A decline in share prices across department stores has been driving the recent uptick in deal activity, Fitch Ratings analyst David Silverman said. Department stores also have coveted real estate, which is part of what motivated HBC to go after Neiman Marcus. The company owns its namesake Canadian department-store chain, and CEO Richard Baker is also a real estate investor.

    The combined companies will have a U.S. real estate portfolio worth $7 billion, according to the statement. Recent luxury deals have been a bright spot for New York commercial real estate, which has been in the doldrums since the pandemic.

    Geographically, there isn’t a lot of overlap in the brick-and-mortar networks of Saks and Neiman Marcus. Saks has more stores on the East Coast, while Neiman has a bigger footprint in the southern and western U.S.

    Both Saks Fifth Avenue and Neiman Marcus saw a jump in sales from the end of 2020 through 2022 as consumers spent their extra pandemic savings on expensive handbags and other luxury items. But those gains faded as inflation surged, and quarterly sales at both companies have been falling year-over-year.

    Competition has also been rising, including from the very partners Saks and Neiman have worked with for decades. Luxury brands, such as those owned by conglomerates LVMH, Kering SA and Richemont, have been focusing on selling more of their own products on their own websites and opening stores in recent years, too, pivoting away from department stores.

    Executives at luxury brands have said they prefer to have more control over how their merchandise is displayed and how customers are treated in their stores, as well as where their stores are located — efforts that are helping to drive traffic to their shops. That’s been a further blow to department stores.

    “The department-store model has been failing because the whole business was designed for a completely different retail environment than what we have now,” Morningstar analyst David Swartz said. “Every part of department stores has been challenged by competition.”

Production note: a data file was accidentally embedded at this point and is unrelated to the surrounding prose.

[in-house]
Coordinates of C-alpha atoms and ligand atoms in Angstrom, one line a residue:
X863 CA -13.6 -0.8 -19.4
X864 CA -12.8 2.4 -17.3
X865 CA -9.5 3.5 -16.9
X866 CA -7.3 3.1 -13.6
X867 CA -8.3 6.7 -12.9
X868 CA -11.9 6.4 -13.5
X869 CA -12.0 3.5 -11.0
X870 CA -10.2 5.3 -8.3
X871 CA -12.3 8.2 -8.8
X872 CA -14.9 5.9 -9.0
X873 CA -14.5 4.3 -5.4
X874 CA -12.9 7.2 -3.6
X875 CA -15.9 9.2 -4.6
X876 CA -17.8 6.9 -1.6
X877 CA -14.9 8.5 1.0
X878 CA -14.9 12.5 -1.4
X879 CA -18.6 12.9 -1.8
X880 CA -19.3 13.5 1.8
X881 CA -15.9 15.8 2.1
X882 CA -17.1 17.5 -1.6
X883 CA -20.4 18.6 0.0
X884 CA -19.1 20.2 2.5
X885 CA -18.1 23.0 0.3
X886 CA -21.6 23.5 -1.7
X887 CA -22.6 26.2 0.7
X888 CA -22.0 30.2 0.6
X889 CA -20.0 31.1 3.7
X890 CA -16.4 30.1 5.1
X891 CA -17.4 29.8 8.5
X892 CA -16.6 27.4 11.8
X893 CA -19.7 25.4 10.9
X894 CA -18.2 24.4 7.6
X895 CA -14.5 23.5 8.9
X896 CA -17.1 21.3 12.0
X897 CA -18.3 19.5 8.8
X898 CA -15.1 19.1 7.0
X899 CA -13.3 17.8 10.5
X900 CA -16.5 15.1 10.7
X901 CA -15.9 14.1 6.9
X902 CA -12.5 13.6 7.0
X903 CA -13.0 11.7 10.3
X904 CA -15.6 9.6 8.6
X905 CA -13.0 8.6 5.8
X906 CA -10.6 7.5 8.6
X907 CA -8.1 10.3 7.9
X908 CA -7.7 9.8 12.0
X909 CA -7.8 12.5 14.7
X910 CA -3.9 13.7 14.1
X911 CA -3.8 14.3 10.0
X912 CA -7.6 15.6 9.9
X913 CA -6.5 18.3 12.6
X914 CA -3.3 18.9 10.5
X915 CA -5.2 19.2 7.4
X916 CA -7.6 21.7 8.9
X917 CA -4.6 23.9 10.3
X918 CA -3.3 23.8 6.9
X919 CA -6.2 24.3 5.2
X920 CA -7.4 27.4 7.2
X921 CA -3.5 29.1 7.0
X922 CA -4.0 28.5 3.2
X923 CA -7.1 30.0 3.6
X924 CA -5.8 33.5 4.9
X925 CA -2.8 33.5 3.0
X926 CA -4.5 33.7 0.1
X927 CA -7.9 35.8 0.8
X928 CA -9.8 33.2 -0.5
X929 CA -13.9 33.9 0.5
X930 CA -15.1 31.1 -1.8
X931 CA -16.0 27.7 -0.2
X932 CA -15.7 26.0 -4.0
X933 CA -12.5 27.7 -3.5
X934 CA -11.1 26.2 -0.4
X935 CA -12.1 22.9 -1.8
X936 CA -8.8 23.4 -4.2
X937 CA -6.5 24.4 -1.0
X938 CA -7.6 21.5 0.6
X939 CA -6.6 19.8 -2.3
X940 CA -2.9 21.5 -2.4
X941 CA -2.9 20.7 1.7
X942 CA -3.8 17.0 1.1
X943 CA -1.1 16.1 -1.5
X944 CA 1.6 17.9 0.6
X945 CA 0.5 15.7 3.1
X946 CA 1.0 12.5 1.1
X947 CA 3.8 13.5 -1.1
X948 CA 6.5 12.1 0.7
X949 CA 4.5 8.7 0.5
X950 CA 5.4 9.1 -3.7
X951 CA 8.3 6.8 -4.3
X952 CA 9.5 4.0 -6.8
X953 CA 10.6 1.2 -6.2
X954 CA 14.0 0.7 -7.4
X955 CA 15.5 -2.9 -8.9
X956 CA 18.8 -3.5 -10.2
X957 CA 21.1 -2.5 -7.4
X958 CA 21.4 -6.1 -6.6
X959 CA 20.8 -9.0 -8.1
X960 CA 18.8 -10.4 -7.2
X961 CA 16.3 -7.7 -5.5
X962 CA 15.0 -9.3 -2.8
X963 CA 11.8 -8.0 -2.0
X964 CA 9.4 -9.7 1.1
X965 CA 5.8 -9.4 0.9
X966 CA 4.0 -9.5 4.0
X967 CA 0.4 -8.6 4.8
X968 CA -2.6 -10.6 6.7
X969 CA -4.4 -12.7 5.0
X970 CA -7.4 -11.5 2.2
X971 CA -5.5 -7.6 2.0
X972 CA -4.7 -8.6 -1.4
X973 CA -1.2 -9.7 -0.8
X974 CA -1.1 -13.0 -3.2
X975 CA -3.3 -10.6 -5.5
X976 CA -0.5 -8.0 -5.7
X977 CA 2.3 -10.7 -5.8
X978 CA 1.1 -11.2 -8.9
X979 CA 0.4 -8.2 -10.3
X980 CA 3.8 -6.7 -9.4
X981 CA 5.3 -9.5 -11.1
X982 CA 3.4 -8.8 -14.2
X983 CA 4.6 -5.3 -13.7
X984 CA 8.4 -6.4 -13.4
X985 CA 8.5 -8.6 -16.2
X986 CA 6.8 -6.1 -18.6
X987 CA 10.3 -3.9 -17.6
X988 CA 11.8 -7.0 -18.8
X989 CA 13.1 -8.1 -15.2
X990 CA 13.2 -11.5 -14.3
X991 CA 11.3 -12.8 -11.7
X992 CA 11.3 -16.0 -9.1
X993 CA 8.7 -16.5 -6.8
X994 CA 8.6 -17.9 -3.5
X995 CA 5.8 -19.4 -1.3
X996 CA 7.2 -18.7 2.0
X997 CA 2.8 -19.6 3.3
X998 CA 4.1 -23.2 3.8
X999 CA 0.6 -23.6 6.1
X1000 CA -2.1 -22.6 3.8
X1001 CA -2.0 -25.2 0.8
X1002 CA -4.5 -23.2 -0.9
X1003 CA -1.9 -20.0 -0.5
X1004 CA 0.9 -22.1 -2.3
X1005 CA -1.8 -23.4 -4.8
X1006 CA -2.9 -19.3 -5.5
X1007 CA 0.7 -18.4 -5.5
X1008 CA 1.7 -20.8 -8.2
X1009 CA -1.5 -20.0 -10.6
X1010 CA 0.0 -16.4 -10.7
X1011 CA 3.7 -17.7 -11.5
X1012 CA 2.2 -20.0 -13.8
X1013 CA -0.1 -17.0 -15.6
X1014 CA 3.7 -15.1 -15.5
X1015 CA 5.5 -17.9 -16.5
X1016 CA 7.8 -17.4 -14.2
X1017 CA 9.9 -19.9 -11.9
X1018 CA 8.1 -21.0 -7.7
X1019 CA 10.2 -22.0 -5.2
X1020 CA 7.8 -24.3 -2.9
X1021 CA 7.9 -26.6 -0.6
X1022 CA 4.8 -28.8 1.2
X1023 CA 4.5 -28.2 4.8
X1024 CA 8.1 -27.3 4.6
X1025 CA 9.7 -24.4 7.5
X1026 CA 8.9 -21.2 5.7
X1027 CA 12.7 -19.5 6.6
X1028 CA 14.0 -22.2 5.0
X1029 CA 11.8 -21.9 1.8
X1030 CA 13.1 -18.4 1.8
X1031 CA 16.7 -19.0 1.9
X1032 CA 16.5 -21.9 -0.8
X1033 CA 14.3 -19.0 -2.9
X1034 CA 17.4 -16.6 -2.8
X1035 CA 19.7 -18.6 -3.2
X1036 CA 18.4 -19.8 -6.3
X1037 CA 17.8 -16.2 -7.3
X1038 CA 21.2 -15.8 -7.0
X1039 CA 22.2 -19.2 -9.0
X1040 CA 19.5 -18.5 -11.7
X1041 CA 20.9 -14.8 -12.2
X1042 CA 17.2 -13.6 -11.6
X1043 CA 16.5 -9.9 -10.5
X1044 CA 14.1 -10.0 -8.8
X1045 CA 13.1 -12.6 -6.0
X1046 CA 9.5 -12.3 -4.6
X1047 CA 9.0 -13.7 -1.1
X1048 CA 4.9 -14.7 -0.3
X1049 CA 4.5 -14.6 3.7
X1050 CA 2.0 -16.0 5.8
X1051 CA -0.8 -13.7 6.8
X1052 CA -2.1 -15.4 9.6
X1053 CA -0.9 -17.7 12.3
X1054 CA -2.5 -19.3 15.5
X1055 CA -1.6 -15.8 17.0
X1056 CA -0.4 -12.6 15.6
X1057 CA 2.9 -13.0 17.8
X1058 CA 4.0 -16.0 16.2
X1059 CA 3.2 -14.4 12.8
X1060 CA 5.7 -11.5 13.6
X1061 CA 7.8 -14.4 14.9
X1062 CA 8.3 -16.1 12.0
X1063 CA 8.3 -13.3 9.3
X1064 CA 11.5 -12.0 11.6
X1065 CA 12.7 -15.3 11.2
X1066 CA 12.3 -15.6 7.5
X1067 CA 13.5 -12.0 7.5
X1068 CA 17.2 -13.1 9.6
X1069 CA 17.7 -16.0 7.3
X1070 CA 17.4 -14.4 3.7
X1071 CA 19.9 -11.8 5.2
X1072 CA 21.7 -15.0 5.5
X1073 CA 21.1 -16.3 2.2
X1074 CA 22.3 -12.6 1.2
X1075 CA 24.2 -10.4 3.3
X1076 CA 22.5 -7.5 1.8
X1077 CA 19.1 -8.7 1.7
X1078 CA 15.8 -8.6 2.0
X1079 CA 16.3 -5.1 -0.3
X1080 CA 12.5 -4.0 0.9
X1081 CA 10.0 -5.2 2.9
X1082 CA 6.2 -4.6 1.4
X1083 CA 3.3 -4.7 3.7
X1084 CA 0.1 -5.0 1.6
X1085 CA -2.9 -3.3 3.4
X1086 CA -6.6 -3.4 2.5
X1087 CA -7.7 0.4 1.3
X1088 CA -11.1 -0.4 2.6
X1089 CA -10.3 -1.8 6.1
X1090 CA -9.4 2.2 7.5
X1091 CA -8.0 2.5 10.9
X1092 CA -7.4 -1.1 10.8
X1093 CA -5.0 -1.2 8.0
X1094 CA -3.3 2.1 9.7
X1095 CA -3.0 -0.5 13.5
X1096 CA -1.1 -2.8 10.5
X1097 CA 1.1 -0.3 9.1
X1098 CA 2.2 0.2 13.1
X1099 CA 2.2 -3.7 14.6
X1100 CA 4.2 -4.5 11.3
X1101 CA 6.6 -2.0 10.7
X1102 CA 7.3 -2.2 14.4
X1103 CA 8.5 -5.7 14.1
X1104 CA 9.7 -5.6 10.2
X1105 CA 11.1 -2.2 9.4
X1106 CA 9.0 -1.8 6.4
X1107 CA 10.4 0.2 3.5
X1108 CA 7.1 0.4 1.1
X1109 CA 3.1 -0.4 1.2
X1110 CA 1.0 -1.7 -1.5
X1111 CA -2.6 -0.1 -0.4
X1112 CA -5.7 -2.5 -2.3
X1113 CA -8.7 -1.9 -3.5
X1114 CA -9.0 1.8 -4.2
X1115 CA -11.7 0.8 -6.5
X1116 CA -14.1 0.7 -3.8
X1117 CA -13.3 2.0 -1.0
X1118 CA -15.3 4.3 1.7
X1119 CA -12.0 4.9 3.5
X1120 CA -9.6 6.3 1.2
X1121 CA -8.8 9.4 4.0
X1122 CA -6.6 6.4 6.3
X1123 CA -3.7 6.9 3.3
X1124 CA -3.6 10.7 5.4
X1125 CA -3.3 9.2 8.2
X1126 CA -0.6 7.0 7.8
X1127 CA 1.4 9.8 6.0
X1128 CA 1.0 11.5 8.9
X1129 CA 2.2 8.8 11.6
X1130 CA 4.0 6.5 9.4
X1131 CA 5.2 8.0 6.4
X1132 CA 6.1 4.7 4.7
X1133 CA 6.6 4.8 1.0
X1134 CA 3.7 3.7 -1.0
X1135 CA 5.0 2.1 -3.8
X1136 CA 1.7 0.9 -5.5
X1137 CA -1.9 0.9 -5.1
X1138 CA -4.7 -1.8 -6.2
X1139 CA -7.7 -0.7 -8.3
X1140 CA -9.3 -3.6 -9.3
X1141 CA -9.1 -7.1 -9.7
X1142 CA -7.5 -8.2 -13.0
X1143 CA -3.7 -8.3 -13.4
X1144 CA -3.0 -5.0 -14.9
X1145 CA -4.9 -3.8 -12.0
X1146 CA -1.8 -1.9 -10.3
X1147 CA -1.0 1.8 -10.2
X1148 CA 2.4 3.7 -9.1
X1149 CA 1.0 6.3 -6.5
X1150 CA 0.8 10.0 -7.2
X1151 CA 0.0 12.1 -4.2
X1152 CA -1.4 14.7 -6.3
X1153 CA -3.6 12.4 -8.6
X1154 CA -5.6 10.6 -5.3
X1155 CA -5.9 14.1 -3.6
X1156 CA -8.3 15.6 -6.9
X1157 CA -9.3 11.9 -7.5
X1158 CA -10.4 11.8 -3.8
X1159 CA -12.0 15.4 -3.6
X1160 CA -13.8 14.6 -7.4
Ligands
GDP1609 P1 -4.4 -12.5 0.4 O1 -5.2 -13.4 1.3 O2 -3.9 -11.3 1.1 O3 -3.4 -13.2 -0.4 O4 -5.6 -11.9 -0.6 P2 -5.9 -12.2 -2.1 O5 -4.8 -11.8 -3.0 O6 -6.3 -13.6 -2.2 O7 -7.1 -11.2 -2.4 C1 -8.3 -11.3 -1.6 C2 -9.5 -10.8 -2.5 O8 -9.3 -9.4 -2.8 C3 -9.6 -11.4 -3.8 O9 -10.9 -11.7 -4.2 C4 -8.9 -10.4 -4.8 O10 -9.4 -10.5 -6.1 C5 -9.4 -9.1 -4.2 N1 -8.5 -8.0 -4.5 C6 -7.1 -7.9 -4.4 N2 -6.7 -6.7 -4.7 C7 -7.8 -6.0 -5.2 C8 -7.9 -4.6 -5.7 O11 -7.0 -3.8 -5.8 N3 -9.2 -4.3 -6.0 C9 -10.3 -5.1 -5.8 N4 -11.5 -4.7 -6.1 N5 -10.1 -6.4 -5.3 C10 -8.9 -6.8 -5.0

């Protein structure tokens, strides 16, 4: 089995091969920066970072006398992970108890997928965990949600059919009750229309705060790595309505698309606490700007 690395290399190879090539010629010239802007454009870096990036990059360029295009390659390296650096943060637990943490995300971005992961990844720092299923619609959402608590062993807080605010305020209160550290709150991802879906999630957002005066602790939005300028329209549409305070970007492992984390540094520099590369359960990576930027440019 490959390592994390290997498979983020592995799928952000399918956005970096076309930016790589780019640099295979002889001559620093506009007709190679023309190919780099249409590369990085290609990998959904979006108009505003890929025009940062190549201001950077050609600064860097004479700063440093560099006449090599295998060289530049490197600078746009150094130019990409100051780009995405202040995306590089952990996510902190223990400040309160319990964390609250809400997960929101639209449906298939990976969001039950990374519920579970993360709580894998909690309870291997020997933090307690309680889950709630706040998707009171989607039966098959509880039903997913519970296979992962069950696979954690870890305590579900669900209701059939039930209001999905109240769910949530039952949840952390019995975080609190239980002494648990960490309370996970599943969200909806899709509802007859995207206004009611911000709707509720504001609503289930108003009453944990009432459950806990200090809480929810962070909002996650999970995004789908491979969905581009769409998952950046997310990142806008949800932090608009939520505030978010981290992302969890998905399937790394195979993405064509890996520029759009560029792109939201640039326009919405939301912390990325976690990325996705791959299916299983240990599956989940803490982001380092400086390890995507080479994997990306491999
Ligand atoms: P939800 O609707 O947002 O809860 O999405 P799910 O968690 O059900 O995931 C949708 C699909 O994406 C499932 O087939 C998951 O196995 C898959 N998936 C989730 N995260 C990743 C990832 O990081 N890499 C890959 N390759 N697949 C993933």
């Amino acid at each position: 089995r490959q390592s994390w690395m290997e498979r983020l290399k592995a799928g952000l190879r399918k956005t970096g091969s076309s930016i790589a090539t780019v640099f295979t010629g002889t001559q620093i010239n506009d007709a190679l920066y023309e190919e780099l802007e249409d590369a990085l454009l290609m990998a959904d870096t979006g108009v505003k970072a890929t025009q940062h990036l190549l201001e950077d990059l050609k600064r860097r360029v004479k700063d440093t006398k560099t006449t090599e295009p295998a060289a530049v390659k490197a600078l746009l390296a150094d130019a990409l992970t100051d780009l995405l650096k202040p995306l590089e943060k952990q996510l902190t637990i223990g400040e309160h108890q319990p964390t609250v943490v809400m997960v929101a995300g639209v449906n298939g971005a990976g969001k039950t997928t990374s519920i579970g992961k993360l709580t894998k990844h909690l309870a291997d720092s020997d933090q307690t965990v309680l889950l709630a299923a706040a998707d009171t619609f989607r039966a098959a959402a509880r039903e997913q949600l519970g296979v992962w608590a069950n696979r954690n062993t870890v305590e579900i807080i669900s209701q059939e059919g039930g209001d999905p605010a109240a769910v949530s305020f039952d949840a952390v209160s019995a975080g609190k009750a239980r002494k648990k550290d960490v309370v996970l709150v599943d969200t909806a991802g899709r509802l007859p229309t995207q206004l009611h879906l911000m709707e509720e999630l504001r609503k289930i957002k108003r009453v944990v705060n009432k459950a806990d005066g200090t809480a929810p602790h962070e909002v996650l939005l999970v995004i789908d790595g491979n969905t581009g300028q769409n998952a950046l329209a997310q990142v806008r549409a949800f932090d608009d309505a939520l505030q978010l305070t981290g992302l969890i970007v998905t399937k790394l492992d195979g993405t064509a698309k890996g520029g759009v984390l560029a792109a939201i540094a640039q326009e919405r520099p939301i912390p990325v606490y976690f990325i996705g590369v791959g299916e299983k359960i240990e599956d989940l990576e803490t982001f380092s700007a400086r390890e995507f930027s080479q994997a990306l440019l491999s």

Those challenges already felled one-time peers such as Barneys and Lord & Taylor. Macy’s-owned competitor Bloomingdale’s, though, is faring better and comparable sales rose slightly in the most recent quarter.

    Analysts expect the Saks-Neiman deal to attract antitrust scrutiny from regulators. Under Federal Trade Commission Chair Lina Khan, who was appointed by President Joe Biden, the agency has brought the highest number of merger challenges since 1976, when the US began requiring antitrust reviews before a deal closes. In April, the FTC sued to stop the owner of the Coach brand from acquiring the parent of Michael Kors, the first time the agency has tried to stop a deal in the fashion-accessories sector.

    “I have to respect the process that the FTC is going to go through,” Metrick said in the interview. Saks Global plans to improve the brands’ websites, including making it easier to search for merchandise and make offerings more personalized to each shopper, while also investing in stores.

    “As a consumer,” Metrick said, “you’re going to win.”

    With assistance from Spencer Soper and Brody Ford.